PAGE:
Advertisement

Dmitri Sergeevich Merezhkovsky and the Silver Age

The Development of a Revolutionary Mentality

  • Authors
  • Bernice Glatzer Rosenthal

Table of contents

  1. Front Matter
    Pages I-VII
  2. Introduction

    1. Bernice Glatzer Rosenthal
      Pages 1-12
  3. Art as Existential Activity: The Role of Symbolism in the World of Dmitri Sergeevich Merezhkovsky (1890–1899)

    1. Front Matter
      Pages 13-20
    2. Bernice Glatzer Rosenthal
      Pages 21-36
    3. Bernice Glatzer Rosenthal
      Pages 37-56
    4. Bernice Glatzer Rosenthal
      Pages 57-79
  4. Sanctifying the Profane: Merezhkovsky’s “New Religious Consciousness” (1899–1905)

    1. Front Matter
      Pages 80-86
    2. Bernice Glatzer Rosenthal
      Pages 87-105
    3. Bernice Glatzer Rosenthal
      Pages 106-130
    4. Bernice Glatzer Rosenthal
      Pages 131-151
  5. The Apocalypse of Personal and Social Salvation: Merezhkovsky’s “Theocratic Society” (1905–1917)

    1. Front Matter
      Pages 152-162
    2. Bernice Glatzer Rosenthal
      Pages 163-195
    3. Bernice Glatzer Rosenthal
      Pages 196-215
  6. Epilogue

    1. Bernice Glatzer Rosenthal
      Pages 216-223
  7. Conclusion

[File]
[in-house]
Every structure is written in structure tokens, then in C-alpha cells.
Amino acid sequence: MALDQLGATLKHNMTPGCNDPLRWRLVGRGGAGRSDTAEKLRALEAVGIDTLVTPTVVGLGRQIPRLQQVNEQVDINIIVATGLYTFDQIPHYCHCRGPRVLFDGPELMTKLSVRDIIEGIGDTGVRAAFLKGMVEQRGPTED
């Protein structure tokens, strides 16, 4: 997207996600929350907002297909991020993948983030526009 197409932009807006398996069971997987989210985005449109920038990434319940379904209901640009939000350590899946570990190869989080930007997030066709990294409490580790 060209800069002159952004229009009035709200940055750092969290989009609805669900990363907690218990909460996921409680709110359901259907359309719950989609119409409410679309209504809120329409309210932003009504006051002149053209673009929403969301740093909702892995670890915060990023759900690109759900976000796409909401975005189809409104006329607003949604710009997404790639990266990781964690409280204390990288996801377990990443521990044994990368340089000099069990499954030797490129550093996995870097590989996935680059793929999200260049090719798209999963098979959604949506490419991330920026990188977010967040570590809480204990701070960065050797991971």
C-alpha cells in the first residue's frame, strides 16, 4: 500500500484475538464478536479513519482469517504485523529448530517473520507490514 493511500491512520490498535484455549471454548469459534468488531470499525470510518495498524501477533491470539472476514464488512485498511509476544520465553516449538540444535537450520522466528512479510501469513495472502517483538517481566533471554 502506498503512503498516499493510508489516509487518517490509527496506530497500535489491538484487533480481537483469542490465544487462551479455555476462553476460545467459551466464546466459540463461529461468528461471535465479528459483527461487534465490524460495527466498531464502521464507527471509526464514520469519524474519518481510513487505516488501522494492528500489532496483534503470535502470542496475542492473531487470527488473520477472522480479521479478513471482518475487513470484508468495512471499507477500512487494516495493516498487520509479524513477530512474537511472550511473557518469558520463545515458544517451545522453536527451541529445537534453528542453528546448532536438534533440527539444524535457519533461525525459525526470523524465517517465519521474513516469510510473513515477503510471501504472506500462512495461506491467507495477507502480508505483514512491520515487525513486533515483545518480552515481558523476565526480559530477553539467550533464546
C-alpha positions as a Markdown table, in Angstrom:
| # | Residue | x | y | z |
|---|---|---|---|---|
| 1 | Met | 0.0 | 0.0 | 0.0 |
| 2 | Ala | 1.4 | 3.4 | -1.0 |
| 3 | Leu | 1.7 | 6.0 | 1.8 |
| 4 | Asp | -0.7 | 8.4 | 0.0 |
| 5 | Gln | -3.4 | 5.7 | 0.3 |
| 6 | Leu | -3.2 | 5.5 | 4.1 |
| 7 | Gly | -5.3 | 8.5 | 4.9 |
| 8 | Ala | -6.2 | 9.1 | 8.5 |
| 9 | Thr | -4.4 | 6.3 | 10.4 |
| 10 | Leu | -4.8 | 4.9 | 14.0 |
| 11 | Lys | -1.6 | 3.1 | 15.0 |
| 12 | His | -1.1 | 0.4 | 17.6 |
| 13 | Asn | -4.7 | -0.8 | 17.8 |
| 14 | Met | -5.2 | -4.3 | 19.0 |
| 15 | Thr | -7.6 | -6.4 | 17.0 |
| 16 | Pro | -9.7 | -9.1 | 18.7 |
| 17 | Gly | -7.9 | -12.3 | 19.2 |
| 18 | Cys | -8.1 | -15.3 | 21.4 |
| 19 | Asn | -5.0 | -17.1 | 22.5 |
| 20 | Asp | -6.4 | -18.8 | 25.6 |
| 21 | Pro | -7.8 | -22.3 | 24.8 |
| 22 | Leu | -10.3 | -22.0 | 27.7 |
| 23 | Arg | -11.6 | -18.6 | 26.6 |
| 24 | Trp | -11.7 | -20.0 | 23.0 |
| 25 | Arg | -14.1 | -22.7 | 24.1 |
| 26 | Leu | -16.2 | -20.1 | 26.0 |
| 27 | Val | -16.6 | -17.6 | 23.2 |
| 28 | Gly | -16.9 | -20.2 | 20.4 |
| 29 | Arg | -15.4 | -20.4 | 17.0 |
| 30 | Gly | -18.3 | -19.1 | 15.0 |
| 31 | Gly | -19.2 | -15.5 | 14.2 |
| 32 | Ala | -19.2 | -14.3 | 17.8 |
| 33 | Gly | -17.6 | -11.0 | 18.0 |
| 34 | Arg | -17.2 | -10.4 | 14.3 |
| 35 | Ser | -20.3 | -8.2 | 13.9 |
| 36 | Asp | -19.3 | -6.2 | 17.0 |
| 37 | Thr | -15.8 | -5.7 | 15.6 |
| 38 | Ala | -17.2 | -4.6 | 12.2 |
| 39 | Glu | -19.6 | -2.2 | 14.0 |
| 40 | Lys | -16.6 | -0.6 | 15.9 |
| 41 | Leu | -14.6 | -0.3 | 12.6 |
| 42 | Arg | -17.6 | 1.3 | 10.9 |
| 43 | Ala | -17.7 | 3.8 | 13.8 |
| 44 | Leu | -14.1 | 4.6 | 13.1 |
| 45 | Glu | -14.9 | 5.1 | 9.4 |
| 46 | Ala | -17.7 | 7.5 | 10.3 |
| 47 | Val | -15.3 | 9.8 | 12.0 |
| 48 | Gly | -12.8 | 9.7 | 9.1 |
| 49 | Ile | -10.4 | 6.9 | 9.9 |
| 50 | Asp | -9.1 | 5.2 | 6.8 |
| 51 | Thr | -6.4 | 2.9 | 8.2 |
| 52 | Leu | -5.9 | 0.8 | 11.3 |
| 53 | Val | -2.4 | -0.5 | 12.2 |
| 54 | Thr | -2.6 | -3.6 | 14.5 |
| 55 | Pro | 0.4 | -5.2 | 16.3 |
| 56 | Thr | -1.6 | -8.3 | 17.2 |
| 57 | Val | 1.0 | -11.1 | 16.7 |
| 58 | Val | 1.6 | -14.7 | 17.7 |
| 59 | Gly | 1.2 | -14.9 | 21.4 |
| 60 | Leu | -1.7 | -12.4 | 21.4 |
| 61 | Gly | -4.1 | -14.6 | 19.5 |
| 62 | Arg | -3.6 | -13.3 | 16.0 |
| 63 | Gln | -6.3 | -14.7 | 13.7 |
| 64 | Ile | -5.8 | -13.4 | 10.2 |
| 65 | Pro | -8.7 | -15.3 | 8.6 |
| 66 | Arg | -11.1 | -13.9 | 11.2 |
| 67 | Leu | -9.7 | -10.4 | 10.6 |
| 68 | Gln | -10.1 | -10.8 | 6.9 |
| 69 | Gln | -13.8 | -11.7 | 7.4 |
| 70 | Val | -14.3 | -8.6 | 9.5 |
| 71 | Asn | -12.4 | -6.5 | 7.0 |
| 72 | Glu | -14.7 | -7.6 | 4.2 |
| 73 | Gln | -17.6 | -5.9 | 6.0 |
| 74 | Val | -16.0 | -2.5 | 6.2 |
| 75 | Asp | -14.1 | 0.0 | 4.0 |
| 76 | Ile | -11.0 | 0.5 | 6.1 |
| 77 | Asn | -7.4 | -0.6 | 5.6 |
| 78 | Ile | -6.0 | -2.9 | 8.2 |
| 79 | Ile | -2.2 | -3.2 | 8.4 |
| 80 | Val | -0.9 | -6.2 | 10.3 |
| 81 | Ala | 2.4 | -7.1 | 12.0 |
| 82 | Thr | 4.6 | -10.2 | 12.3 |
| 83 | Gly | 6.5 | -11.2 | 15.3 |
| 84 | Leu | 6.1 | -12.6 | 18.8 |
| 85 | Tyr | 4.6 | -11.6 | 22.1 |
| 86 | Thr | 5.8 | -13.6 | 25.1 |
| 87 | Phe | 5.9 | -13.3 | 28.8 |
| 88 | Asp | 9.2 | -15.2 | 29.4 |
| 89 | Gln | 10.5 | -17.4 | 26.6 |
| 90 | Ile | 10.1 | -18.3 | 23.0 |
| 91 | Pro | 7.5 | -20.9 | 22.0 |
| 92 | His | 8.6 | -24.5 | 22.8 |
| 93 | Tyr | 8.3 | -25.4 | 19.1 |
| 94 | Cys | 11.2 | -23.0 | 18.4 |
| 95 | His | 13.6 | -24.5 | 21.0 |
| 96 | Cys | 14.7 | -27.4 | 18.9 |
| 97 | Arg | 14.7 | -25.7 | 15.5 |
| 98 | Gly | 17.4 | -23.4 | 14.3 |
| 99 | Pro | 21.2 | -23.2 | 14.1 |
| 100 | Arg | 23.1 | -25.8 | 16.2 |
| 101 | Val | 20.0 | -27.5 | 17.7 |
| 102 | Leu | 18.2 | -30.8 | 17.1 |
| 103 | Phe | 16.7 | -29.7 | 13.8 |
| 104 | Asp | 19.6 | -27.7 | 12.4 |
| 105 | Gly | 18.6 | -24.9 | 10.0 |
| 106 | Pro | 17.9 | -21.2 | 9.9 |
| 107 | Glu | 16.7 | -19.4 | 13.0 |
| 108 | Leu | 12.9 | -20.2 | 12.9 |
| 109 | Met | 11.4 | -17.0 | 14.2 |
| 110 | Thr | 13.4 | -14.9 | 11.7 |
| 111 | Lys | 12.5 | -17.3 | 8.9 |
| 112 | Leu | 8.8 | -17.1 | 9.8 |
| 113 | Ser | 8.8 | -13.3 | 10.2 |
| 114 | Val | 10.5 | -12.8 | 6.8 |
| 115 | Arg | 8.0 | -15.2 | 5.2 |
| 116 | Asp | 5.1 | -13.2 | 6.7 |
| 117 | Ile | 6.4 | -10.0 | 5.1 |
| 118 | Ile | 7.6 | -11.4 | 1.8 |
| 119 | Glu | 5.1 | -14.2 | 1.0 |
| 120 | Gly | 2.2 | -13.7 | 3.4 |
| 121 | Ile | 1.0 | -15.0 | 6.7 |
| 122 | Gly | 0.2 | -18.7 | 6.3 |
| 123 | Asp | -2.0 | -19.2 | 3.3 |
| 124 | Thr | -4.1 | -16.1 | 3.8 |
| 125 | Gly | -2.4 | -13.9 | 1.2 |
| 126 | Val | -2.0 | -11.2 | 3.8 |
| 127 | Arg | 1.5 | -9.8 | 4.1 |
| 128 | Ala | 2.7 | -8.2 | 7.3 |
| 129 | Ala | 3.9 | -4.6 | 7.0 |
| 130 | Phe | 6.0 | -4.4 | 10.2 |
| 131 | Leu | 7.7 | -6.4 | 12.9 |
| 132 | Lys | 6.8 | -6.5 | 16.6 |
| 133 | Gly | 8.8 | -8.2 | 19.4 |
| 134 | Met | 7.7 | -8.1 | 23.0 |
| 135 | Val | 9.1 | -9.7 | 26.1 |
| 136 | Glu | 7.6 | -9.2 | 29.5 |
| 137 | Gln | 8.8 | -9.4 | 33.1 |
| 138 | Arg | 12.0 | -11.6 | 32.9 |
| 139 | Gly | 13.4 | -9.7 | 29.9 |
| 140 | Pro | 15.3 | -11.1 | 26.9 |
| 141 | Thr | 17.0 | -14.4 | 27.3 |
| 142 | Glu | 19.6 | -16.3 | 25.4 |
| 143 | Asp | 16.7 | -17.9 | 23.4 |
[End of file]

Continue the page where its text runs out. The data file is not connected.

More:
1. Bernice Glatzer Rosenthal
      Pages 224-233
  8. Back Matter
    Pages 234-248

About this book

Introduction

As the central event of modern times, the Bolshevik Revolution of 1917 remains a major focus of historical investigation and controversy. Unavoidably, the conception of the historical problems and the evidence presented are shaped by the historian's view on both the desirability and the inevitability of the Bolshevik Revolution. The years 1890-1917 are particularly important as the crucible in which revolutionary forces developed. In the nineties, Finance Minister Sergei Witte laid the groundwork for a modern economy. While he achieved many of his economic goals, the stresses and strains of forced draft industrialization contributed to the revival of the revolutionary movement; political instability was their immediate effect. By the turn of the century the peasants were in open revolt, an alienated and militant urban proletariat was emerging, and a cohesive liberal opposition was beginning to develop. All these groups demanded fundamental reforms including full political rights for all citizens. By 1905 they had gathered sufficient strength to force the government to issue a constitution and a legislature called the Duma. Neither side, however, was satisfied. The Imperial government tried to take back what it had granted under duress and the opposition parties attempted to discredit the system as "sham constitutionalism. " Only a small center was willing to work with the government and the government was not always willing to work with them.

Keywords

Christianity Dmitry Merezhkovsky Paganism Revolution apocalyptic apocalyptic resolution religious revolution revolutionary mentality russian symbolism silver age symbolism “New Religious Consciousness”

Bibliographic information

  • DOI https://doi.org/10.1007/978-94-011-9036-7
  • Copyright Information Springer Science + Business Media B.V. 1975
  • Publisher Name Springer, Dordrecht
  • eBook Packages Springer Book Archive
  • Print ISBN 978-94-011-8353-6
  • Online ISBN 978-94-011-9036-7
  • Buy this book on publisher's site